In psychology, what marks out an intrusive thought as different to a worry or other type of thought is that it’s at odds with what you generally believe to be true, or your values. Psychologists refer to this as an ‘egodystonic’ thought.
Worries are considered more ‘egosyntonic’, meaning they’re more aligned with our beliefs. For instance, if you have been reading about the rising costs of energy and supermarket essentials, and are starting to spend more than you earn, you might understandably be concerned about how you’re going to pay your bills, but that would be a worry – not an intrusive thought.
Are intrusive thoughts normal?
Yes, although we didn’t always realise this. Psychologist Prof Jack Rachman was the first to show experimentally that intrusive thoughts are ‘normal’. In the 1970s, he and colleague Padmal de Silva surveyed 124 people with no known psychiatric conditions and found that nearly 80 per cent of them often had thoughts that would be classed as intrusive.
They compared the content of these thoughts to those of people being treated for obsessions. Surprisingly, when the intrusive thoughts experienced by both groups were written down, a panel of psychologists found it difficult to work out which group a lot of them belonged to. There were differences though. In clinical patients, intrusive thoughts tended to crop up more often; they were also more intense and harder to dismiss.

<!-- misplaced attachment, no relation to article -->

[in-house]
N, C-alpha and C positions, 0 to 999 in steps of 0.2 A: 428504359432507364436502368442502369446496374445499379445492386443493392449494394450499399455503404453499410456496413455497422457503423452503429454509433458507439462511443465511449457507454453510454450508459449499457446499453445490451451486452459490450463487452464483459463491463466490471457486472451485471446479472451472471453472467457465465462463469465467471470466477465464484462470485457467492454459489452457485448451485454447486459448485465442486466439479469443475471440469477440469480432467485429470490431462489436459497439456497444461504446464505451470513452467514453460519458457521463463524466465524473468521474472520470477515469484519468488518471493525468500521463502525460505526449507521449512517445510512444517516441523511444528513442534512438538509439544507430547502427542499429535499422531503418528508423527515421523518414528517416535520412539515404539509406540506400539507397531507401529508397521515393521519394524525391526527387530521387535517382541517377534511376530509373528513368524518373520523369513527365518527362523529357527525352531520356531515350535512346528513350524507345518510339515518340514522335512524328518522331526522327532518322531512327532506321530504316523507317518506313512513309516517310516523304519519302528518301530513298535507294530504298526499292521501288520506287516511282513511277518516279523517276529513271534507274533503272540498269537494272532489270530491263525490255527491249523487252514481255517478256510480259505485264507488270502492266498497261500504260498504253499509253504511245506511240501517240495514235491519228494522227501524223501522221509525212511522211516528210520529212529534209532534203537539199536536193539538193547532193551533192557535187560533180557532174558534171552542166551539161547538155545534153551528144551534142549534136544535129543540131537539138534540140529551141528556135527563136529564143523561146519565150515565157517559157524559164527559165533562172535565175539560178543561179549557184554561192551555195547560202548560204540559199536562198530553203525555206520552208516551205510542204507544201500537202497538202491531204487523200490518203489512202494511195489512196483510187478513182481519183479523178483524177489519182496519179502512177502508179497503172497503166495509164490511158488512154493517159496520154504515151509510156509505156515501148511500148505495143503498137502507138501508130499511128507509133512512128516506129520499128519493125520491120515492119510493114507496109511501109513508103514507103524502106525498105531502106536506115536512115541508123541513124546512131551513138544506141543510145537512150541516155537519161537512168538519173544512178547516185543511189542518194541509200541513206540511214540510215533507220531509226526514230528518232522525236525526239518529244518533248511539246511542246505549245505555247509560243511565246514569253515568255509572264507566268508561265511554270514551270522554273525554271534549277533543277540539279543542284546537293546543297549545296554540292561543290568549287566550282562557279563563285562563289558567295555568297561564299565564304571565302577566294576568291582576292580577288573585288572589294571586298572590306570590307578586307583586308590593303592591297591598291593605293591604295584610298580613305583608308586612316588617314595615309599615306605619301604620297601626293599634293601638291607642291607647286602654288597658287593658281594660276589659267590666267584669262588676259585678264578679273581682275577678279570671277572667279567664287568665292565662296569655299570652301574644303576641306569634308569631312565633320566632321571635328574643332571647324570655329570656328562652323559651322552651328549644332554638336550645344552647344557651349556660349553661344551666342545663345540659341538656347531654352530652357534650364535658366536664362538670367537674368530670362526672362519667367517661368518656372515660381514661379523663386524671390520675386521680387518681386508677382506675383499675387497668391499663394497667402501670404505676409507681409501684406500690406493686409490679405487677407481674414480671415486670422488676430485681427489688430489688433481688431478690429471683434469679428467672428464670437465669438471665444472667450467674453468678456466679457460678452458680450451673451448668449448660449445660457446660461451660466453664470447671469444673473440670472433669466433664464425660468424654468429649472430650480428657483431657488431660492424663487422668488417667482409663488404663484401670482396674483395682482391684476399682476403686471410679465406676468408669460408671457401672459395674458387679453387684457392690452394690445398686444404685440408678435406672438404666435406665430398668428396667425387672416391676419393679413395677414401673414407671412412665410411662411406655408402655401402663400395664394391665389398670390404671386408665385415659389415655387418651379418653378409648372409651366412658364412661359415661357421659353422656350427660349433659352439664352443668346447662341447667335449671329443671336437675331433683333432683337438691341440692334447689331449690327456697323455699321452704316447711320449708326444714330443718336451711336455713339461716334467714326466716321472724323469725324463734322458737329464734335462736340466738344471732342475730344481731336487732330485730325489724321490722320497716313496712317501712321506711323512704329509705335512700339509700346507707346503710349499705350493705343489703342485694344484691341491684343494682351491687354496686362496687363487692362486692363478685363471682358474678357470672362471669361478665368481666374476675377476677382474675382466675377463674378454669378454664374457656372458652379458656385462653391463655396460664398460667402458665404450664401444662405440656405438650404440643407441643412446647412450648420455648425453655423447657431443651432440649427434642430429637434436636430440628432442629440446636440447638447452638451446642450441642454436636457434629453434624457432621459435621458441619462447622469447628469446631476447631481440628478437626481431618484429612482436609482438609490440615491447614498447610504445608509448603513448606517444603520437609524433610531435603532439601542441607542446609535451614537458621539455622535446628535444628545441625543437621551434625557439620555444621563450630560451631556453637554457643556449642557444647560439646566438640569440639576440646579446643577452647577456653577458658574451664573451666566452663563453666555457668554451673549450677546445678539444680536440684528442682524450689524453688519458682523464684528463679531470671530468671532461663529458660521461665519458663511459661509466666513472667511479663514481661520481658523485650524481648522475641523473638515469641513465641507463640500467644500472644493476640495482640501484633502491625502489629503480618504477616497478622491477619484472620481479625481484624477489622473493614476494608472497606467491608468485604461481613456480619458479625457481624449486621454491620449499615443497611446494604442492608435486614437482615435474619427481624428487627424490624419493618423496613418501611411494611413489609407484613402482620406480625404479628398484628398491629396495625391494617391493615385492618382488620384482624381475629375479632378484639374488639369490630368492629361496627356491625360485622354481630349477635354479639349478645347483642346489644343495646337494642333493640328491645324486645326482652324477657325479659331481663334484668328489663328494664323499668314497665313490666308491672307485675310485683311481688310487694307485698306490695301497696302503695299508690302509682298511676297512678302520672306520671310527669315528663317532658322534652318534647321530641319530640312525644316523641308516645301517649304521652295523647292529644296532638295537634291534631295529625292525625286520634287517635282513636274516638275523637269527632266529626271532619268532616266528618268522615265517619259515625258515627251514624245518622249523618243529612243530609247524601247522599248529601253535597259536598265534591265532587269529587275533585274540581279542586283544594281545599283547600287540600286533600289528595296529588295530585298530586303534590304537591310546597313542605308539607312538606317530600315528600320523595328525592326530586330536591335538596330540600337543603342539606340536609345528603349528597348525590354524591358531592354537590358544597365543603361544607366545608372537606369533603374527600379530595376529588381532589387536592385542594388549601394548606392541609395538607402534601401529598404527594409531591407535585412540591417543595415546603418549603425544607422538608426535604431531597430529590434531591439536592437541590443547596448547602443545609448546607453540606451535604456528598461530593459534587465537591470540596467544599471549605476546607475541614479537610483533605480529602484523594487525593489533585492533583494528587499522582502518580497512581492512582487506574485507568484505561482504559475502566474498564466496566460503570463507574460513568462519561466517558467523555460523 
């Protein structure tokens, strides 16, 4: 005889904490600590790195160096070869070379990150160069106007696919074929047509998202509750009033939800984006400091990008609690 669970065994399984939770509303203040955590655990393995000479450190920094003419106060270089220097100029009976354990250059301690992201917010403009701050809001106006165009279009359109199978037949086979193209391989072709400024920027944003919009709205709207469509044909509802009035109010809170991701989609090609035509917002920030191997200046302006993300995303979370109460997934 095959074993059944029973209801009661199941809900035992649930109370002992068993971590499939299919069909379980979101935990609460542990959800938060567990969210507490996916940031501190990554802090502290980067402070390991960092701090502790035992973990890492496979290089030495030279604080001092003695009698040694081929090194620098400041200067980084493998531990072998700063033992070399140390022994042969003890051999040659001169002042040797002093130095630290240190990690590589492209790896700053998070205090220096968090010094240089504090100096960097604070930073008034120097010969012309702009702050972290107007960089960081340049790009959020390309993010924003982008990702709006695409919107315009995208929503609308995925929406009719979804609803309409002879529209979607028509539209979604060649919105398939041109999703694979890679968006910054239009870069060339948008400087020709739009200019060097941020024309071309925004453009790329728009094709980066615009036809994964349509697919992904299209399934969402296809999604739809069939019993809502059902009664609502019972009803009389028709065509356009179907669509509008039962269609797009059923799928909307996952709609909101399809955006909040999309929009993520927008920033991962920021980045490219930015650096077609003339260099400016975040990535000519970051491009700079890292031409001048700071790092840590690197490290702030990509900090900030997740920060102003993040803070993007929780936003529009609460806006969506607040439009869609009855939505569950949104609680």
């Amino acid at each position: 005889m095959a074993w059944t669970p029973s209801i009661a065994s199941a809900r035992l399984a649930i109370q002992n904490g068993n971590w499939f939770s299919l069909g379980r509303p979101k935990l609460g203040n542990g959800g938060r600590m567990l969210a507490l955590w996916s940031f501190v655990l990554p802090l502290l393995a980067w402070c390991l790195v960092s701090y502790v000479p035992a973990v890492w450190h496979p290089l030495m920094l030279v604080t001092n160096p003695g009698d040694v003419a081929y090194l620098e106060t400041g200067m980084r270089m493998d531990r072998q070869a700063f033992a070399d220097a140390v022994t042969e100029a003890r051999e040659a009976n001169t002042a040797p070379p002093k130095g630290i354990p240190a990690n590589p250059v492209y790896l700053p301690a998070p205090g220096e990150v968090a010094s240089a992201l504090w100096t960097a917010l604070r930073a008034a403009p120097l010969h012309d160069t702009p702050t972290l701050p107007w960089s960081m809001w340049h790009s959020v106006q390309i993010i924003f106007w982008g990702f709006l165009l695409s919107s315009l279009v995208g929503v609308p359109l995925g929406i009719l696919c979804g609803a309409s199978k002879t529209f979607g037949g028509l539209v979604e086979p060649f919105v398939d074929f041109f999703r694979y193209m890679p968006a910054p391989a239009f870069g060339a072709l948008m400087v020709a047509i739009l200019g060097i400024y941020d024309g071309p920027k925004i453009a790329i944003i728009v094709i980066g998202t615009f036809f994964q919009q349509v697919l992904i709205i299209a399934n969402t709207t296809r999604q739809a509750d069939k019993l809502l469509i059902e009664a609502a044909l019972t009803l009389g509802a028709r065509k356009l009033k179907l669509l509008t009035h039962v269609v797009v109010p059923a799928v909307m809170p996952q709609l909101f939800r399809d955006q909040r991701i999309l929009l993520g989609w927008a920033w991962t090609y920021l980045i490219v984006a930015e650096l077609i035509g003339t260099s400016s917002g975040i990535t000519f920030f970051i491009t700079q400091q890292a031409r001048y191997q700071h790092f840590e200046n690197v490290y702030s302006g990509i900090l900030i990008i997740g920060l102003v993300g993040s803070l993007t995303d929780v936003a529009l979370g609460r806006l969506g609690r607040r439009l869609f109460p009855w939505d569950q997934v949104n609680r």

While Rachman’s study profoundly influenced the next half a century of research on intrusive thoughts, the data on which it was based was from a relatively small group of UK students. Researchers carried out similar surveys over the years, but they were still limited to Europe and the US.
Then, in 2014, a multinational team of researchers looked further afield, studying intrusive thoughts in 777 people across 13 countries and six continents. The team interviewed each person to check that they were really having intrusive thoughts as opposed to worries or other types of thoughts. The results suggested that 94 per cent had had at least one intrusive thought in the previous three months.